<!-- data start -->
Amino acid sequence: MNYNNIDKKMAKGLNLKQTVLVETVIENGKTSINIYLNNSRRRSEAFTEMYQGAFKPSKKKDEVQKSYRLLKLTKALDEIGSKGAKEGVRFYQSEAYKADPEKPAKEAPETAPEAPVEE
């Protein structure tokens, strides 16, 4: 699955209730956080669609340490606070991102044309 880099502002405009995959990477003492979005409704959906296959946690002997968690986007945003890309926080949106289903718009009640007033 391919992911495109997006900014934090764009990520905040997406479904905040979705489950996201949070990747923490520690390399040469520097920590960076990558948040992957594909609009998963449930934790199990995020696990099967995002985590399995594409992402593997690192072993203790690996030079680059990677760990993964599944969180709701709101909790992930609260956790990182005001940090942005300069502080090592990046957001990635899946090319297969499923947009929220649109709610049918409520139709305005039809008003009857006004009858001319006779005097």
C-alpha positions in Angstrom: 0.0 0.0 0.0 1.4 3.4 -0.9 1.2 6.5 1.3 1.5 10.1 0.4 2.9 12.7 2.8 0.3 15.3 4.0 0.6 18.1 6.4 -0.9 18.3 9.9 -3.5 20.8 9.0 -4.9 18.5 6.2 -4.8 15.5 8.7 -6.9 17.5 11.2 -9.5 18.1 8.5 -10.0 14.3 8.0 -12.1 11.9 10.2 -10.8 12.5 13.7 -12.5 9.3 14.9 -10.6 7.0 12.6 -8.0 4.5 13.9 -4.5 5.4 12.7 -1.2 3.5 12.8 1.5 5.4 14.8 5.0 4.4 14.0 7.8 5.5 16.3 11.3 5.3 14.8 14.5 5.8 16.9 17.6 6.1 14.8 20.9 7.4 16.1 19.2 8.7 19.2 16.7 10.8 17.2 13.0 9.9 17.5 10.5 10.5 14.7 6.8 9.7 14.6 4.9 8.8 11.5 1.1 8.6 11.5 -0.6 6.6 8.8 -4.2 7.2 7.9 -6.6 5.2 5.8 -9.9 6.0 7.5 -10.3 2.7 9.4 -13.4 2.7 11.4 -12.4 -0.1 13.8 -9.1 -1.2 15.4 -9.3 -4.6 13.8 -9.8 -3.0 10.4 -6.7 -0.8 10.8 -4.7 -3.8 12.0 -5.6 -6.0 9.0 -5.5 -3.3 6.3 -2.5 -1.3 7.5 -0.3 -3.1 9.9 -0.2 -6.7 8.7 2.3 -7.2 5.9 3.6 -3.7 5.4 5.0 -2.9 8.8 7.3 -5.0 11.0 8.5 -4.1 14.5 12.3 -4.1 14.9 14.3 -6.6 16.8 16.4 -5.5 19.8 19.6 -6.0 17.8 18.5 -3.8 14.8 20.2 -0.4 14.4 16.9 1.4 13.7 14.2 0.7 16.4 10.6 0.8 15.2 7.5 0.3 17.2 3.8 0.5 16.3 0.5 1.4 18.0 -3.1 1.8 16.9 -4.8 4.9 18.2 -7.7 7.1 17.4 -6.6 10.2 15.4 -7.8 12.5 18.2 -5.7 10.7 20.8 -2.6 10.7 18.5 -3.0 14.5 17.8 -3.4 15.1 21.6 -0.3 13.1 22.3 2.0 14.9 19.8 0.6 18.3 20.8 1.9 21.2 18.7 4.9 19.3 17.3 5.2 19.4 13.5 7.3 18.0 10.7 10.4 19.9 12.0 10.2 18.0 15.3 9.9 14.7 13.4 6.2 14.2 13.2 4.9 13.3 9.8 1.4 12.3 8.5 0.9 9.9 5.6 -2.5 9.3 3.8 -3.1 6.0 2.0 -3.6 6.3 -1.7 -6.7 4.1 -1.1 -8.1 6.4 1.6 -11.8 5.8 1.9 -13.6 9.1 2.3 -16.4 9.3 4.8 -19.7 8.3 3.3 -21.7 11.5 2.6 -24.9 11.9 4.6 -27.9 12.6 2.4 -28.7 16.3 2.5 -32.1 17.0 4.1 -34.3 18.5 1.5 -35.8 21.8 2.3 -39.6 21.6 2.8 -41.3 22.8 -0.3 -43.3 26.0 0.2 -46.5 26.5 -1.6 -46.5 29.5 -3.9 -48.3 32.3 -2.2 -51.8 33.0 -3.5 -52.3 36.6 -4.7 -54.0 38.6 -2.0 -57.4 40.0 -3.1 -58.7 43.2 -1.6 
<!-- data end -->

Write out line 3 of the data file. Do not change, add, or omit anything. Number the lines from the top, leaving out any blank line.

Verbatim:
C-alpha positions in Angstrom: 0.0 0.0 0.0 1.4 3.4 -0.9 1.2 6.5 1.3 1.5 10.1 0.4 2.9 12.7 2.8 0.3 15.3 4.0 0.6 18.1 6.4 -0.9 18.3 9.9 -3.5 20.8 9.0 -4.9 18.5 6.2 -4.8 15.5 8.7 -6.9 17.5 11.2 -9.5 18.1 8.5 -10.0 14.3 8.0 -12.1 11.9 10.2 -10.8 12.5 13.7 -12.5 9.3 14.9 -10.6 7.0 12.6 -8.0 4.5 13.9 -4.5 5.4 12.7 -1.2 3.5 12.8 1.5 5.4 14.8 5.0 4.4 14.0 7.8 5.5 16.3 11.3 5.3 14.8 14.5 5.8 16.9 17.6 6.1 14.8 20.9 7.4 16.1 19.2 8.7 19.2 16.7 10.8 17.2 13.0 9.9 17.5 10.5 10.5 14.7 6.8 9.7 14.6 4.9 8.8 11.5 1.1 8.6 11.5 -0.6 6.6 8.8 -4.2 7.2 7.9 -6.6 5.2 5.8 -9.9 6.0 7.5 -10.3 2.7 9.4 -13.4 2.7 11.4 -12.4 -0.1 13.8 -9.1 -1.2 15.4 -9.3 -4.6 13.8 -9.8 -3.0 10.4 -6.7 -0.8 10.8 -4.7 -3.8 12.0 -5.6 -6.0 9.0 -5.5 -3.3 6.3 -2.5 -1.3 7.5 -0.3 -3.1 9.9 -0.2 -6.7 8.7 2.3 -7.2 5.9 3.6 -3.7 5.4 5.0 -2.9 8.8 7.3 -5.0 11.0 8.5 -4.1 14.5 12.3 -4.1 14.9 14.3 -6.6 16.8 16.4 -5.5 19.8 19.6 -6.0 17.8 18.5 -3.8 14.8 20.2 -0.4 14.4 16.9 1.4 13.7 14.2 0.7 16.4 10.6 0.8 15.2 7.5 0.3 17.2 3.8 0.5 16.3 0.5 1.4 18.0 -3.1 1.8 16.9 -4.8 4.9 18.2 -7.7 7.1 17.4 -6.6 10.2 15.4 -7.8 12.5 18.2 -5.7 10.7 20.8 -2.6 10.7 18.5 -3.0 14.5 17.8 -3.4 15.1 21.6 -0.3 13.1 22.3 2.0 14.9 19.8 0.6 18.3 20.8 1.9 21.2 18.7 4.9 19.3 17.3 5.2 19.4 13.5 7.3 18.0 10.7 10.4 19.9 12.0 10.2 18.0 15.3 9.9 14.7 13.4 6.2 14.2 13.2 4.9 13.3 9.8 1.4 12.3 8.5 0.9 9.9 5.6 -2.5 9.3 3.8 -3.1 6.0 2.0 -3.6 6.3 -1.7 -6.7 4.1 -1.1 -8.1 6.4 1.6 -11.8 5.8 1.9 -13.6 9.1 2.3 -16.4 9.3 4.8 -19.7 8.3 3.3 -21.7 11.5 2.6 -24.9 11.9 4.6 -27.9 12.6 2.4 -28.7 16.3 2.5 -32.1 17.0 4.1 -34.3 18.5 1.5 -35.8 21.8 2.3 -39.6 21.6 2.8 -41.3 22.8 -0.3 -43.3 26.0 0.2 -46.5 26.5 -1.6 -46.5 29.5 -3.9 -48.3 32.3 -2.2 -51.8 33.0 -3.5 -52.3 36.6 -4.7 -54.0 38.6 -2.0 -57.4 40.0 -3.1 -58.7 43.2 -1.6 